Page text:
Why poach Tesla’s lead recruiter unless you were building an electric car?

See also:

I’ve been pretty skeptical about this Apple car rumor, but where there’s smoke, there’s fire. And all of a sudden there is a lot of smoke in the air on this one.

Lenovo Is Breaking HTTPS Security on Its Recent Laptops so They Can Inject Adware 

The EFF:

News broke last night that Lenovo has been shipping laptops with a horrifically dangerous piece of software called Superfish, which tampers with Windows’ cryptographic security to perform man-in-the-middle attacks against the user’s browsing. This is done in order to inject advertising into secure HTTPS pages, a feature most users don’t want implemented in the most insecure possible way.

I don’t know how anyone at Lenovo thought this was a good idea, let alone how it actually got approved and put into use. This has to result in a serious class action lawsuit, right?

See also: This piece by Robert Graham at Errata Security, explaining how he decrypted the software and extracted the certificate.

Neener Neener, You’re Making Gobs of Money. Oh, Wait. 

Leo Kelion, writing for BBC News:

Jony Ive appeared to attack the Moto Maker scheme in an interview in which he criticised the idea of giving consumers huge choice over how their handsets were made to appear.

Rick Osterloh, president of Motorola, told the BBC his company had a “different philosophy”. And he criticised Apple in turn, calling its prices “outrageous”. […]

Mr Osterloh of the scheme: “Our belief is that the end user should be directly involved in the process of designing products. And frankly, we’re taking a directly opposite approach to them [Apple].”

Directly opposite results, as well.

The Rumor Spiral 

Amanda Schupak, writing for CBS News:

Apple is ditching the health tracking functions of the Apple Watch, which is going to start shipping in April.

Why? “They sorta had to,” said CNET senior editor Jeff Bakalar. “Because it’s not working.”

Apple touted a new health and fitness app when they first announced the Apple Watch back in September. Since then it’s remained a highlight of what to expect, and it was evidently still a part of the plan when details of the watch leaked in January.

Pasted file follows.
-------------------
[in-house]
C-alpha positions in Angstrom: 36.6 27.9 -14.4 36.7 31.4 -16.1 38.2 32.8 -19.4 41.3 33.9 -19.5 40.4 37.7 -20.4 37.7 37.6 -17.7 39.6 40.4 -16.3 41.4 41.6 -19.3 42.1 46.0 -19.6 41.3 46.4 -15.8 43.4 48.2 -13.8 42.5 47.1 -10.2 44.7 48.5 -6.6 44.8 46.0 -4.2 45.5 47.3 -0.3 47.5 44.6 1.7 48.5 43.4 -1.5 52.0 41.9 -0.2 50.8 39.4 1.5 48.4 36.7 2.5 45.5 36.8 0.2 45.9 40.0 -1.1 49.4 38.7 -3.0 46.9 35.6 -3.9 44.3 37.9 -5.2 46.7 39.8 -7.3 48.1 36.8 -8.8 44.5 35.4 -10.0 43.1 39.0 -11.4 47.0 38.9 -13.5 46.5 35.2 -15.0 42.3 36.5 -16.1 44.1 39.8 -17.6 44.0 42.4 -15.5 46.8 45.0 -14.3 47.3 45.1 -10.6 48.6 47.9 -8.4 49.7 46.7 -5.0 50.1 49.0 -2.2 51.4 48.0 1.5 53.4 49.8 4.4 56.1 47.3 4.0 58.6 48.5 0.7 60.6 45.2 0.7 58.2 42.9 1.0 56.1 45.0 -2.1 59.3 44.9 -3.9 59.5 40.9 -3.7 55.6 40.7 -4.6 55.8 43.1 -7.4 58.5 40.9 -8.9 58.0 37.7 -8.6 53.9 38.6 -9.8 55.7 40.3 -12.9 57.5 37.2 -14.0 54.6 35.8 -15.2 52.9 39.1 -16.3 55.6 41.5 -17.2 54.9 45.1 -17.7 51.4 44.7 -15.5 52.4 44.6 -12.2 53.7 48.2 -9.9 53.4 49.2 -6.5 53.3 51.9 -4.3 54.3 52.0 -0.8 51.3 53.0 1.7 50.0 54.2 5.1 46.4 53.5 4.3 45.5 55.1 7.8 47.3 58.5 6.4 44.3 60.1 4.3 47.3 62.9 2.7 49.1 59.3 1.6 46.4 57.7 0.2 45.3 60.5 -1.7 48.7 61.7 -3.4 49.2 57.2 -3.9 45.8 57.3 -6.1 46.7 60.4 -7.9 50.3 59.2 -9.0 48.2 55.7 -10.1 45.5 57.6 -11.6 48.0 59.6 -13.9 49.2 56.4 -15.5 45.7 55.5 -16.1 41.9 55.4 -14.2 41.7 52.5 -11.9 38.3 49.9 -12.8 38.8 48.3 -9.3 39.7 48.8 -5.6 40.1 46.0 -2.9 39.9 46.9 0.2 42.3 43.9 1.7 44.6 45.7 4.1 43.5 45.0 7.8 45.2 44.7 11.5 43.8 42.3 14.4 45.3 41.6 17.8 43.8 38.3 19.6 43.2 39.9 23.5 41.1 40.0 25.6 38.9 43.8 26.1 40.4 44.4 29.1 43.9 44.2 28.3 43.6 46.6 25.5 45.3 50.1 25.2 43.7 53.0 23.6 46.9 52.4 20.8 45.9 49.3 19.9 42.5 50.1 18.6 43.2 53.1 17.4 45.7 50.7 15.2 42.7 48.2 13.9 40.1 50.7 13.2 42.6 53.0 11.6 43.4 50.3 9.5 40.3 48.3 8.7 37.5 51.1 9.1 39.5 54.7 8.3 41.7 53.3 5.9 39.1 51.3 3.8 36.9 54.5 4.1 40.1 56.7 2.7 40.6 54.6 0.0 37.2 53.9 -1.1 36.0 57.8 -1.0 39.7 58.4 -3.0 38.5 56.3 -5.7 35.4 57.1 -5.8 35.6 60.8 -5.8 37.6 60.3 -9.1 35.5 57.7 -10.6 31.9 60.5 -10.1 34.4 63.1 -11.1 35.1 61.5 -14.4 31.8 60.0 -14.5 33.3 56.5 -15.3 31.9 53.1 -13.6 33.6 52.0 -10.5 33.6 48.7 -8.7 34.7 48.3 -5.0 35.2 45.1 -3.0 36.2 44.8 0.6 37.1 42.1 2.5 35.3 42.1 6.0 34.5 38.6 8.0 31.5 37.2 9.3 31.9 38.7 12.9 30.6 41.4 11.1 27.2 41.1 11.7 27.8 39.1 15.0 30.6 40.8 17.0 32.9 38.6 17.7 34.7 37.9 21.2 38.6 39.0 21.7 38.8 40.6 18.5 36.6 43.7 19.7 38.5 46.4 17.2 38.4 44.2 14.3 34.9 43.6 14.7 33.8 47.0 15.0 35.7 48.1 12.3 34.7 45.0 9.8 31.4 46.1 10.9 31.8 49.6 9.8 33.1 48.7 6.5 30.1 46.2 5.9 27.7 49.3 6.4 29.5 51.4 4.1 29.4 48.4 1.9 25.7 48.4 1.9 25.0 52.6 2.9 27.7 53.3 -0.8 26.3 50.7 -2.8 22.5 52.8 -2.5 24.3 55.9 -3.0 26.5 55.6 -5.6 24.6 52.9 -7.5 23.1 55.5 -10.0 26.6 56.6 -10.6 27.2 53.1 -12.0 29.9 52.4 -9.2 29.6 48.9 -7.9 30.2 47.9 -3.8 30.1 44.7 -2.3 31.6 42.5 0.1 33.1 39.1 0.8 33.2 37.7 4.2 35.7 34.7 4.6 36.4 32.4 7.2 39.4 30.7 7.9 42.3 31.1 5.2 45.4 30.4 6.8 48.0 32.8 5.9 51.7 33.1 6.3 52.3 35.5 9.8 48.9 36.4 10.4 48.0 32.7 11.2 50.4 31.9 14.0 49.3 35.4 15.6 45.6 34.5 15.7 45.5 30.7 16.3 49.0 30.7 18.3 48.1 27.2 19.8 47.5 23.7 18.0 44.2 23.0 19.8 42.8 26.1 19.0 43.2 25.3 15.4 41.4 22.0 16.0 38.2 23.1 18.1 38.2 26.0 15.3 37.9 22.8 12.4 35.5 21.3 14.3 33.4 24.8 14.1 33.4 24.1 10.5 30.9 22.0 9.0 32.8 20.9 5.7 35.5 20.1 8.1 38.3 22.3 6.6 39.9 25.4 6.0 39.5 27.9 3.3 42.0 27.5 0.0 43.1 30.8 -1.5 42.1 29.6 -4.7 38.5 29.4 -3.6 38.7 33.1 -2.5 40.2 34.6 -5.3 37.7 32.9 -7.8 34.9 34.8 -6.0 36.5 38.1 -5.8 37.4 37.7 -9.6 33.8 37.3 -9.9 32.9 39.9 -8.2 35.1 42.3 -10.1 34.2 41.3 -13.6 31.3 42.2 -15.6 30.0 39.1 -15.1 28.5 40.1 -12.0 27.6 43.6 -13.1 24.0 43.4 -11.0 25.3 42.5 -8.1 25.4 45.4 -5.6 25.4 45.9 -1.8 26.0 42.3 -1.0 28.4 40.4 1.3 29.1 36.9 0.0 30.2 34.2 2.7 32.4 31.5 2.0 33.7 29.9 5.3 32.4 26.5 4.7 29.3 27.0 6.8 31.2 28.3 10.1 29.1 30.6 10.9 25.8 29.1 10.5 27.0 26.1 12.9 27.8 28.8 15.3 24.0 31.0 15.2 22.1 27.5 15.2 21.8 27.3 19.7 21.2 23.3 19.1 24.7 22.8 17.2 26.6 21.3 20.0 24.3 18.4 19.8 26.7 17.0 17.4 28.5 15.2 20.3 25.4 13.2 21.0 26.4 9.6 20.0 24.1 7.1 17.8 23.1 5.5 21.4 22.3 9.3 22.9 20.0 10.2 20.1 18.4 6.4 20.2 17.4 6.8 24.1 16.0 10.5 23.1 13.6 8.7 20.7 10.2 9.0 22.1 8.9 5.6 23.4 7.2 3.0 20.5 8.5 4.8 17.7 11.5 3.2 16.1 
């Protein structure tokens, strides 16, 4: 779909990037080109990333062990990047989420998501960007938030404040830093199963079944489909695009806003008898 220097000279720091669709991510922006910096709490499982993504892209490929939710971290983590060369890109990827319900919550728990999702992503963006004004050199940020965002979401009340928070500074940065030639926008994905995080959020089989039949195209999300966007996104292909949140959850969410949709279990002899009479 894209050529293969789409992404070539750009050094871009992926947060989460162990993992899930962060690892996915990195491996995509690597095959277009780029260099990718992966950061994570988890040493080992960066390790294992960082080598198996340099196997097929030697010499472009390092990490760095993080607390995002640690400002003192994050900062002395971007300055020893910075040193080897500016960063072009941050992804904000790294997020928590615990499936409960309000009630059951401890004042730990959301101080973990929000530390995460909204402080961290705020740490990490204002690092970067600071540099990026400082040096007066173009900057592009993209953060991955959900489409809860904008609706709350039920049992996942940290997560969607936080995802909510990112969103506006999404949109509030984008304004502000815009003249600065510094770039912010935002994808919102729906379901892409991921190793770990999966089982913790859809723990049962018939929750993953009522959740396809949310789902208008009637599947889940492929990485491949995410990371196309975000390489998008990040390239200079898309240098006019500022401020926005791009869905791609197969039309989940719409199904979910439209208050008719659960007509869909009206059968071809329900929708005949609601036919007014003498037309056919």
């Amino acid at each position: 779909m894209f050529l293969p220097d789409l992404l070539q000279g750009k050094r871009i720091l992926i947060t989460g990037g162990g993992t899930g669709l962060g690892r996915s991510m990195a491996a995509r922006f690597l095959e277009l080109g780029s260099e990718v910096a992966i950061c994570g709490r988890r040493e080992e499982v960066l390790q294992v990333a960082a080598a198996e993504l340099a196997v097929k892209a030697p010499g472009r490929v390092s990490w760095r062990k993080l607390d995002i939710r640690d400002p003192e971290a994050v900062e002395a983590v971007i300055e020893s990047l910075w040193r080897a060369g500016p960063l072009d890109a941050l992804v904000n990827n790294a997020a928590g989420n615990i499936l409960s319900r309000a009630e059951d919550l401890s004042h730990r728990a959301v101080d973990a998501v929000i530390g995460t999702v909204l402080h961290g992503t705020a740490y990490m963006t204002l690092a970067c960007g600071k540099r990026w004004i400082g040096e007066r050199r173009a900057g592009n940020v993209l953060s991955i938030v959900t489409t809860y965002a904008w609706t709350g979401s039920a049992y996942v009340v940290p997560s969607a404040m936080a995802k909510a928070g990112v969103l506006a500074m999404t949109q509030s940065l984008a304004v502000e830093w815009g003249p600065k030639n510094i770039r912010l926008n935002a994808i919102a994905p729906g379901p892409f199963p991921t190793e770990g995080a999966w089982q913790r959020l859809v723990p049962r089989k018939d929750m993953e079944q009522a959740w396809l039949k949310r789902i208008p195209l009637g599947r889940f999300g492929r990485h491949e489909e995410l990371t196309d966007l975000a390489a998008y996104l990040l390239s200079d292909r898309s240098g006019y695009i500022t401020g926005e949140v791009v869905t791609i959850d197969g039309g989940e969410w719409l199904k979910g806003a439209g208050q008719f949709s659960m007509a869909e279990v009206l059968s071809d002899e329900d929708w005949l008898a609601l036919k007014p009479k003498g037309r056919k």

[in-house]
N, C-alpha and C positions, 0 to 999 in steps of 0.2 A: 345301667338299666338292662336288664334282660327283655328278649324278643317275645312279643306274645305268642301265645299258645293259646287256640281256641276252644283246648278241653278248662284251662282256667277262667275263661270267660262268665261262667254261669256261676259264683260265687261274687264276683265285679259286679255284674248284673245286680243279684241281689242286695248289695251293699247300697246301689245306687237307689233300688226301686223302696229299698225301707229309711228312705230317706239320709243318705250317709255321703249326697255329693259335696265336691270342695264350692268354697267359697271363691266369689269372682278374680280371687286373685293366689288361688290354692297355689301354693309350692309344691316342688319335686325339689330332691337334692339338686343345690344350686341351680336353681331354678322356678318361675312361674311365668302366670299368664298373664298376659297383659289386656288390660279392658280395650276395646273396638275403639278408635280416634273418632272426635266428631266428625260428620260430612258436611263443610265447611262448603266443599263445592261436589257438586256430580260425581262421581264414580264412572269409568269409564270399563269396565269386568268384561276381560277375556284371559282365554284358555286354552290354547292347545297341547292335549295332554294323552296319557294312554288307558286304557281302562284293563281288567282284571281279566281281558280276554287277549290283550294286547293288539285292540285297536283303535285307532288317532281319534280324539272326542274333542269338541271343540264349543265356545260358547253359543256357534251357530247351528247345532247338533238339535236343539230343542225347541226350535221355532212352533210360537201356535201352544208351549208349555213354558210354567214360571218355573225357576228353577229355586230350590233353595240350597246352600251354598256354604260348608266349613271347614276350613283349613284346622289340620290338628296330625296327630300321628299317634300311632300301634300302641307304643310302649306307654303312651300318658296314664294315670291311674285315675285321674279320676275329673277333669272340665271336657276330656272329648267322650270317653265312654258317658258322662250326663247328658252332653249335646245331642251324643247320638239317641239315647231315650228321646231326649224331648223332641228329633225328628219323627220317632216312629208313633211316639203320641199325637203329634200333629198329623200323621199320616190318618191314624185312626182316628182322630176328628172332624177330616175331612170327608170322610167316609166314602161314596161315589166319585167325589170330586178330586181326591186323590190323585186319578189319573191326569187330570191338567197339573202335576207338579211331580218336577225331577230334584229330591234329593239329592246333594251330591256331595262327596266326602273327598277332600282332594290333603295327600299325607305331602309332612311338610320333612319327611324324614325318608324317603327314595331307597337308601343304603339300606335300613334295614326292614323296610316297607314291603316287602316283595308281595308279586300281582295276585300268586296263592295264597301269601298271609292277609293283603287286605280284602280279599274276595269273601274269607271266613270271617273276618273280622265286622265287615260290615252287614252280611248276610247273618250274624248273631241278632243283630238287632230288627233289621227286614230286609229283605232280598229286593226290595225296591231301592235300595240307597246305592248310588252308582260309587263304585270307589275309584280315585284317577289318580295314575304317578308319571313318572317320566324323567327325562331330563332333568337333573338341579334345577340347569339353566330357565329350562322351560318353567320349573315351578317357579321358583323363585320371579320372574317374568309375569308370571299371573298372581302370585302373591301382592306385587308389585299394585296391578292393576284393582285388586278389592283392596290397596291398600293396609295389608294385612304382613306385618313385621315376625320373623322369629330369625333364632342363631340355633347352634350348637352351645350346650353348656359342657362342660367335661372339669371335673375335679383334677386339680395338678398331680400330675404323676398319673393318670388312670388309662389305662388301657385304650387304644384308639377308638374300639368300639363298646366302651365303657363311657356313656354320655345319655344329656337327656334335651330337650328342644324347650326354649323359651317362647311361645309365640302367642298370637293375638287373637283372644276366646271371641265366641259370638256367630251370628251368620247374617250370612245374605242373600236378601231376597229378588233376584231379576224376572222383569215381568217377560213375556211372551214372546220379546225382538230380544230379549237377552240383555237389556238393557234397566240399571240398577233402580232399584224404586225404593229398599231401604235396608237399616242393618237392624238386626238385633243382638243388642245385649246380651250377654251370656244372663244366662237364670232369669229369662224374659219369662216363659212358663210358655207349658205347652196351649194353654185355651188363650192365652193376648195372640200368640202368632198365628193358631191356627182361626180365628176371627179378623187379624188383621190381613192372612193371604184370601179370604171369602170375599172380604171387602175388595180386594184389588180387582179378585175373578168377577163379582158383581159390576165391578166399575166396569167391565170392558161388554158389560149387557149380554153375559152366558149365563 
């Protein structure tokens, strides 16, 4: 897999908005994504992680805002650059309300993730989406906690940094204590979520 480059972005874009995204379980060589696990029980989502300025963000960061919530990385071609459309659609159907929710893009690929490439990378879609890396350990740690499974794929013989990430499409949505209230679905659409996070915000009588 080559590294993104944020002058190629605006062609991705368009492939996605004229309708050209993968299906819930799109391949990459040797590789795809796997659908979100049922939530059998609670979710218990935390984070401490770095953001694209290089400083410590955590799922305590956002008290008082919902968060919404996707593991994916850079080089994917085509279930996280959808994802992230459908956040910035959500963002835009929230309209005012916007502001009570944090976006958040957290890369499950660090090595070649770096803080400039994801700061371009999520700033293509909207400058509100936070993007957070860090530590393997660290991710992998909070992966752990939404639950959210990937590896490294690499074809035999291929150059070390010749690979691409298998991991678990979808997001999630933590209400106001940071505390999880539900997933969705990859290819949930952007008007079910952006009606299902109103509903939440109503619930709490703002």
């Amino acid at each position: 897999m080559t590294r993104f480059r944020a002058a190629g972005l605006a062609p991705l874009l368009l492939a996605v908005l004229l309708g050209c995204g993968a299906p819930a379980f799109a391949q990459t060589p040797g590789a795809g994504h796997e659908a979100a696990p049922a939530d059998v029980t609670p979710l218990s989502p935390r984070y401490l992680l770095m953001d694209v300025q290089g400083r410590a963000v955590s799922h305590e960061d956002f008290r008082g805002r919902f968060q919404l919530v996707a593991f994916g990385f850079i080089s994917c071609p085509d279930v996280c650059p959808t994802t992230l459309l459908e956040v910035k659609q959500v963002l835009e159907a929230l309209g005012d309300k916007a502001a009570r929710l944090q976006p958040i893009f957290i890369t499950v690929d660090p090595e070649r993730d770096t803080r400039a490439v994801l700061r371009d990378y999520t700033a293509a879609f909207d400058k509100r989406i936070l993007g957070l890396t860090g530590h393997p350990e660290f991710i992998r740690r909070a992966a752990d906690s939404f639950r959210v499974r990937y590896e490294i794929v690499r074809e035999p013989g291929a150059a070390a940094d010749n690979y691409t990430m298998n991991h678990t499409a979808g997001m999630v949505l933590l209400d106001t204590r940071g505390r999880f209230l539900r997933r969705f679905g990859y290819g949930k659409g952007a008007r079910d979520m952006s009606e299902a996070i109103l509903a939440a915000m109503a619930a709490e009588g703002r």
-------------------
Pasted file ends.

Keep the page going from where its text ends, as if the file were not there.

“They were going for some super groundbreaking and innovative health tracking stuff,” said Bakalar. “Heartbeat tracking, stress monitoring. In their testing it wasn’t filling that sort of void that’s in the market for fitness apps right now.”

This is ridiculous. Nothing has changed about Apple Watch’s health and fitness features since it was announced. They have a web page explaining just which fitness tracking features it has.

Stephen Foskett: Why the Gold Apple Watch Edition Must Cost $10,000 

Stephen Foskett, who writes about watches at Grail Watch:

My prediction is that the 42 mm Apple Watch Edition will retail for $9,999 with the 38 mm Apple Watch Edition retailing for $7,999. This covers the cost of the gold case, the internals, manufacturing, sales, and profit, and yet does not leave Apple subsidizing the world gold market by selling at a discount or cheating with a too-thin or plated case. I will be shocked if the price is $4,999, but I suppose it’s possible with some finagling and if that’s the smaller model. And it will not be any less than that.

This is the perspective of a serious watch guy. I’m not saying he’s right or wrong, but if he’s right — if — there’s no way Edition is going to account for 17 percent of the Apple Watches sold. It still might account for a majority of revenue and profit, but there’s no way one out of five watches they sell will go for $10,000. I’m starting to think the WSJ was smoking the funny stuff when they reported that.

The Great SIM Heist 

Blockbuster report from Jeremy Scahill and Josh Begley, for The Intercept:

American and British spies hacked into the internal computer network of the largest manufacturer of SIM cards in the world, stealing encryption keys used to protect the privacy of cellphone communications across the globe, according to top-secret documents provided to The Intercept by National Security Agency whistleblower Edward Snowden.

The hack was perpetrated by a joint unit consisting of operatives from the NSA and its British counterpart Government Communications Headquarters, or GCHQ. The breach, detailed in a secret 2010 GCHQ document, gave the surveillance agencies the potential to secretly monitor a large portion of the world’s cellular communications, including both voice and data. […]

With these stolen encryption keys, intelligence agencies can monitor mobile communications without seeking or receiving approval from telecom companies and foreign governments. Possessing the keys also sidesteps the need to get a warrant or a wiretap, while leaving no trace on the wireless provider’s network that the communications were intercepted. Bulk key theft additionally enables the intelligence agencies to unlock any previously encrypted communications they had already intercepted, but did not yet have the ability to decrypt.

At this point we pretty much have to assume anything we do on a phone can be monitored.